Wednesday, April 12, 2006

"Identity Politics" and its discontents

A letter I sent to the "Columbus Dispatch" March 4, 2006, after it ran a photo that showed a large crowd on the front page of the newspaper with a headline that read, "Indian Muslims rage at America."

Dear Editor,

I found Friday's headline "Indian Muslims rage at America" a great obfuscation of the contemporary political reality not only in India, but across the world. Playing into the identity politics myth that Muslims monolithically subscribe to the same political beliefs regarding U.S. foreign policy not only increasingly casts the identification of Muslim as synonymous with anti-American, it relegates paramount geo-political and socio-economic issues relevant to any critique of international relations to secondary at best.

There was no headline that read "Catholics fury at America" when protesters in Argentina demonstrated against the Bush administration's policies in that region. That's because we all know it's not simply religion that informs political dissent in South American countries, but a vast array of social, political and economic issues. It is no different in countries with large Muslim populations, including India, which has a majority Hindu population that does not in many cases benefit from Bush administration policies. Furthermore, it was reported in the story with the headline in question that not only Muslim, but also leftist parties were involved in mobilizing the large demonstration in Bombay.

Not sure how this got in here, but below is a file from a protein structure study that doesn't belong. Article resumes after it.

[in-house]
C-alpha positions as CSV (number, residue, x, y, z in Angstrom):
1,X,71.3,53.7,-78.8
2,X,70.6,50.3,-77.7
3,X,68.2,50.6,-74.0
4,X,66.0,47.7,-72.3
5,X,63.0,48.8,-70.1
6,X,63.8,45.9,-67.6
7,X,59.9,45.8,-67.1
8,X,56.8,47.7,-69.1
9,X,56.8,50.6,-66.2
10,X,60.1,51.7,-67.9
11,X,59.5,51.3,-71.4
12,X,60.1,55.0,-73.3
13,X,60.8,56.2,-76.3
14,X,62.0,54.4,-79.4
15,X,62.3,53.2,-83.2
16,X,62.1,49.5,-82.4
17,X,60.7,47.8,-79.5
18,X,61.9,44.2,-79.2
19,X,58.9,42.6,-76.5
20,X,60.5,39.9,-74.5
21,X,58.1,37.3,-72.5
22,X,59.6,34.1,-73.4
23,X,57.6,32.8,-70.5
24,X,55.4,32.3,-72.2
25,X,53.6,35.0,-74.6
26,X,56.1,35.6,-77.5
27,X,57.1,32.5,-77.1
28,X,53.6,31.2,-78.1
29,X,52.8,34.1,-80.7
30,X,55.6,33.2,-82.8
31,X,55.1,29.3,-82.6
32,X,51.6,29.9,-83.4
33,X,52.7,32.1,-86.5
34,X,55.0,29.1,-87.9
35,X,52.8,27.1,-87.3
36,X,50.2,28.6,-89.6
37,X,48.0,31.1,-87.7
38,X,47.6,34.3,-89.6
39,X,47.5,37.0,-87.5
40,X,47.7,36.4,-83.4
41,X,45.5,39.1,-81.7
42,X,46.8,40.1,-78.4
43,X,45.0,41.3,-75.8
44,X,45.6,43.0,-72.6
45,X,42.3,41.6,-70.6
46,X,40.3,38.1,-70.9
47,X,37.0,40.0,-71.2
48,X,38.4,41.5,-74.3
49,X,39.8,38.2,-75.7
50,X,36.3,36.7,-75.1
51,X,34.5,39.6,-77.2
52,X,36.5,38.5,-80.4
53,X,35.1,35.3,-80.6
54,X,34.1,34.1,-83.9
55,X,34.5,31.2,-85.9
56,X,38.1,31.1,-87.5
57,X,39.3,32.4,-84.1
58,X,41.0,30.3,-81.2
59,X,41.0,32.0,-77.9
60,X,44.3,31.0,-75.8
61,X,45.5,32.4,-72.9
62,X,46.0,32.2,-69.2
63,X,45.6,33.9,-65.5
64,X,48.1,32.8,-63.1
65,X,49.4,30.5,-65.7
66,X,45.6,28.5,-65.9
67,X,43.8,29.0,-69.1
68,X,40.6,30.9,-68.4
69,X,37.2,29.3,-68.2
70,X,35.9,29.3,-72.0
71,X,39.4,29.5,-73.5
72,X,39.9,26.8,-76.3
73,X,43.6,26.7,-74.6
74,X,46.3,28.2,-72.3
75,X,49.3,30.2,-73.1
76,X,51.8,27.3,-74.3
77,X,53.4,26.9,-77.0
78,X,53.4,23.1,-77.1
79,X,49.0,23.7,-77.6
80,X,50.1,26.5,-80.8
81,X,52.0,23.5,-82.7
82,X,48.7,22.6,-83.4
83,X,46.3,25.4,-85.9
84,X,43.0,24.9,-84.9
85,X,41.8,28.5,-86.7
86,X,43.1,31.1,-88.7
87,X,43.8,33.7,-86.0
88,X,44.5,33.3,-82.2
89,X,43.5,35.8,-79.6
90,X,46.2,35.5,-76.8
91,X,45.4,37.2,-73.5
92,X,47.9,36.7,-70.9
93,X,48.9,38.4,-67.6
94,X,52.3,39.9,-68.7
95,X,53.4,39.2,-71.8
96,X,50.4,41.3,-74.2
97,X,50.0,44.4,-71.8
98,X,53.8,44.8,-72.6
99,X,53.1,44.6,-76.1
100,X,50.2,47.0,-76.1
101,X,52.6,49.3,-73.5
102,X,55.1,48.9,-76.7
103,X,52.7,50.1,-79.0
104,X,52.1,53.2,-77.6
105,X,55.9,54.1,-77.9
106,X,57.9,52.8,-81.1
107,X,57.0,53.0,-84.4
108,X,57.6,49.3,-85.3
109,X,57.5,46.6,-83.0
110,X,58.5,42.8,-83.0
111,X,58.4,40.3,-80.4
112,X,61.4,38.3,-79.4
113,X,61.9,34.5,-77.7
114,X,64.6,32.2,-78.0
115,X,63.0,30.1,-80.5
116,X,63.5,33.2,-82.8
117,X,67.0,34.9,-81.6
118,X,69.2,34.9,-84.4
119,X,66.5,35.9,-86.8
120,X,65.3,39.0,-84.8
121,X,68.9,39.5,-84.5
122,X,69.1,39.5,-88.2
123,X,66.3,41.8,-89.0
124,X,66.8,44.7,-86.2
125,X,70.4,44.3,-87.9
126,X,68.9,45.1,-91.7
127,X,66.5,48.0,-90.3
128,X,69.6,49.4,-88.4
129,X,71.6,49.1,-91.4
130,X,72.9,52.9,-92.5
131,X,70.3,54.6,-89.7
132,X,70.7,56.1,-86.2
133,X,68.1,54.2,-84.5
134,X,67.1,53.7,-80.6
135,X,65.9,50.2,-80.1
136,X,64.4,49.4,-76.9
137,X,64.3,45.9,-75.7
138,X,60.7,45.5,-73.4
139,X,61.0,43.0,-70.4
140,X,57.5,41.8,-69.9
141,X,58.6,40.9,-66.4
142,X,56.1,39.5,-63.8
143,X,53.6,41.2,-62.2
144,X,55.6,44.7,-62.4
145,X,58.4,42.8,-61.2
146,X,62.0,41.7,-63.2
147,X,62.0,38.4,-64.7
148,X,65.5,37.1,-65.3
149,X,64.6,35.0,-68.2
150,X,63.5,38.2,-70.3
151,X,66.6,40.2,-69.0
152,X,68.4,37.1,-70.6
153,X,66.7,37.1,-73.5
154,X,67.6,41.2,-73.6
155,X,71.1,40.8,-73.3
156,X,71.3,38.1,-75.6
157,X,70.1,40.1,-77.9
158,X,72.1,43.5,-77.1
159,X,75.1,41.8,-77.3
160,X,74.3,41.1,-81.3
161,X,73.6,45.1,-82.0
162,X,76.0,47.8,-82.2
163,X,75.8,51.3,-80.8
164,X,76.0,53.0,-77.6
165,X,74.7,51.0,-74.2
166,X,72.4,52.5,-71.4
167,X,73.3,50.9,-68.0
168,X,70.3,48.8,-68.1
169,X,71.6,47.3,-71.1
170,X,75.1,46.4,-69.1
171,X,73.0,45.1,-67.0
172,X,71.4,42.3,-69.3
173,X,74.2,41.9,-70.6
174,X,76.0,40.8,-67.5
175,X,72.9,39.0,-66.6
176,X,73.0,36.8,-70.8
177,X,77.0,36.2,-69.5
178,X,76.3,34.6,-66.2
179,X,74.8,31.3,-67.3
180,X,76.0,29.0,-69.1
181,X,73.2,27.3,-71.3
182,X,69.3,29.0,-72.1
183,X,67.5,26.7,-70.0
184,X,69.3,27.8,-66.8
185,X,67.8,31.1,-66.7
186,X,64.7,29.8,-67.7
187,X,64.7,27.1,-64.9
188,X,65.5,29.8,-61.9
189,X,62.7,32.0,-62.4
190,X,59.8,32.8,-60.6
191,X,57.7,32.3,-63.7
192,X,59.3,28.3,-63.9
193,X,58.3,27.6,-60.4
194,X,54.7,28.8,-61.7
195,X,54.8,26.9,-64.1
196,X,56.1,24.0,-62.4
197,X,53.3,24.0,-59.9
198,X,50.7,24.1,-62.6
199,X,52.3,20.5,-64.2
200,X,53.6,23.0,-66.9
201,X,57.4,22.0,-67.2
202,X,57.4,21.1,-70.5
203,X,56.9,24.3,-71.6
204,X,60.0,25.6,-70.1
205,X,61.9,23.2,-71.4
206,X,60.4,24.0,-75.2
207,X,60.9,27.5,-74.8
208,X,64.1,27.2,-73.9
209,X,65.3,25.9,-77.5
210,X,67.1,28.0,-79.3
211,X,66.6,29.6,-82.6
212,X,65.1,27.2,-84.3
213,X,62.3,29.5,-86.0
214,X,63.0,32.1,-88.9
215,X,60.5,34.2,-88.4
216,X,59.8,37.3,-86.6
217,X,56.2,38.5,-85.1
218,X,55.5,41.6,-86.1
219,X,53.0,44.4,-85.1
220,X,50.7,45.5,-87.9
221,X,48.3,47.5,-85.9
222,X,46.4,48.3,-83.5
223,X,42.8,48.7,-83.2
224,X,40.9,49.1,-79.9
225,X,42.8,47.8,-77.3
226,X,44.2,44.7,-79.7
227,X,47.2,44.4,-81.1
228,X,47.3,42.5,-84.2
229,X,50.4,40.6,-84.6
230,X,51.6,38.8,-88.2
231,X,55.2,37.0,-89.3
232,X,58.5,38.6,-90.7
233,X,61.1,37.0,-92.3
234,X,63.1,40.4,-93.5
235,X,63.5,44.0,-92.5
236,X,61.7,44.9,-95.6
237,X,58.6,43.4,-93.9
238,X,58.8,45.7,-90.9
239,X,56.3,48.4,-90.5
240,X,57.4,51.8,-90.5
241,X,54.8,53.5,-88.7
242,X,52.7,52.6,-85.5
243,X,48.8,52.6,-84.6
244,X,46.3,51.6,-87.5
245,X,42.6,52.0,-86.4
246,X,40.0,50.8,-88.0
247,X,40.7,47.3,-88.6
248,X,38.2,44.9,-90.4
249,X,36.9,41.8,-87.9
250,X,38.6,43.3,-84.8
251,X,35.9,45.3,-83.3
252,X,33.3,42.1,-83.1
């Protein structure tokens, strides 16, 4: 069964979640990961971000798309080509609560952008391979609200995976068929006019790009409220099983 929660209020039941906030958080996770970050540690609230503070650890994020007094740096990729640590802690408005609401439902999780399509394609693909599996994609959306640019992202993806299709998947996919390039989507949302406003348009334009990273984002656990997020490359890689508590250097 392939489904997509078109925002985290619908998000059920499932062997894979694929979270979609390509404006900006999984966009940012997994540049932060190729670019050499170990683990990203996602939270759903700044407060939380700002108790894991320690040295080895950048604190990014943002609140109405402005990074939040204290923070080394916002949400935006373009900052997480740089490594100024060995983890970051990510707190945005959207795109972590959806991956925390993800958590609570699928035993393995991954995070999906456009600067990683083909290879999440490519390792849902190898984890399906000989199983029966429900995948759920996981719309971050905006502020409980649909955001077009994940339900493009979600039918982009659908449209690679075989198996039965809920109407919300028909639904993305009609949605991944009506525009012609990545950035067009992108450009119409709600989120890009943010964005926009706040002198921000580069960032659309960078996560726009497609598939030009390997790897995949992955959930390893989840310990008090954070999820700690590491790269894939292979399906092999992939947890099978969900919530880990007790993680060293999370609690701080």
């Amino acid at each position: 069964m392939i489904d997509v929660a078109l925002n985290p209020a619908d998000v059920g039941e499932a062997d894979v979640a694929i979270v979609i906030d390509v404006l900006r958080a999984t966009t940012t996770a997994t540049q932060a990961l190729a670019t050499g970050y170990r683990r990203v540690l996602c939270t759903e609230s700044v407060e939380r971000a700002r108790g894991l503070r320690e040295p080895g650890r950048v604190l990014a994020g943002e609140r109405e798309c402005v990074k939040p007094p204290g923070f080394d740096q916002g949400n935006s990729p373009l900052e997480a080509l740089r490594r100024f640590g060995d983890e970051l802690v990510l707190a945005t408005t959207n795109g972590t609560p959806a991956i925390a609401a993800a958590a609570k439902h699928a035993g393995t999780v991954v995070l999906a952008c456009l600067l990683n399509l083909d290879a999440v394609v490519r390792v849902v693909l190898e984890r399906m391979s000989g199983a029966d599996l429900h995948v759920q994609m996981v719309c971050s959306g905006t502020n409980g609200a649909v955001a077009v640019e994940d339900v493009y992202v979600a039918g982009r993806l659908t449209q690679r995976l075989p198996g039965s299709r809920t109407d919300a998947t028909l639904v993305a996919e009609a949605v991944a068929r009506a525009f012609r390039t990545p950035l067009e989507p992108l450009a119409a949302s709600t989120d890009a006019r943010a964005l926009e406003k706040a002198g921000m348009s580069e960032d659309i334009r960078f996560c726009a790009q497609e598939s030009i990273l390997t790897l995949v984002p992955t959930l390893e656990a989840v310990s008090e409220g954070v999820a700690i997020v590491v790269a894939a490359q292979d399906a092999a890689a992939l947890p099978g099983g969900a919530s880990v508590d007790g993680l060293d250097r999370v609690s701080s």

Moreover, it's disturbing to see respectable media outlets unable to recognize that billions of people all over the world, including those in South Asia, are able to distinguish between the citizens of the U.S. and their government. By saying Muslims aim their rage at America, it implies that Muslims direct their anger at the all encompassing conception of "America," rather than the government that creates the policies that affect billions of people around the world, regardless of their race, religion, or ethnicity.

Lastly, there should be cause for concern that the headline also included the verb "rage." Not only does the word denotatively involve violent action, it also connotatively implies that Muslims are uncontrollable and uncivilized in expressing their grievances, which is simply not the case. With regard to the cartoon controversy, only .01 percent of the over one billion Muslims in the world reacted violently. Is it interesting to note that neither Christians or Jews, nor even Hindus for that matter "rage" when aggrieved, but rather protest or object. Why the double-standard?

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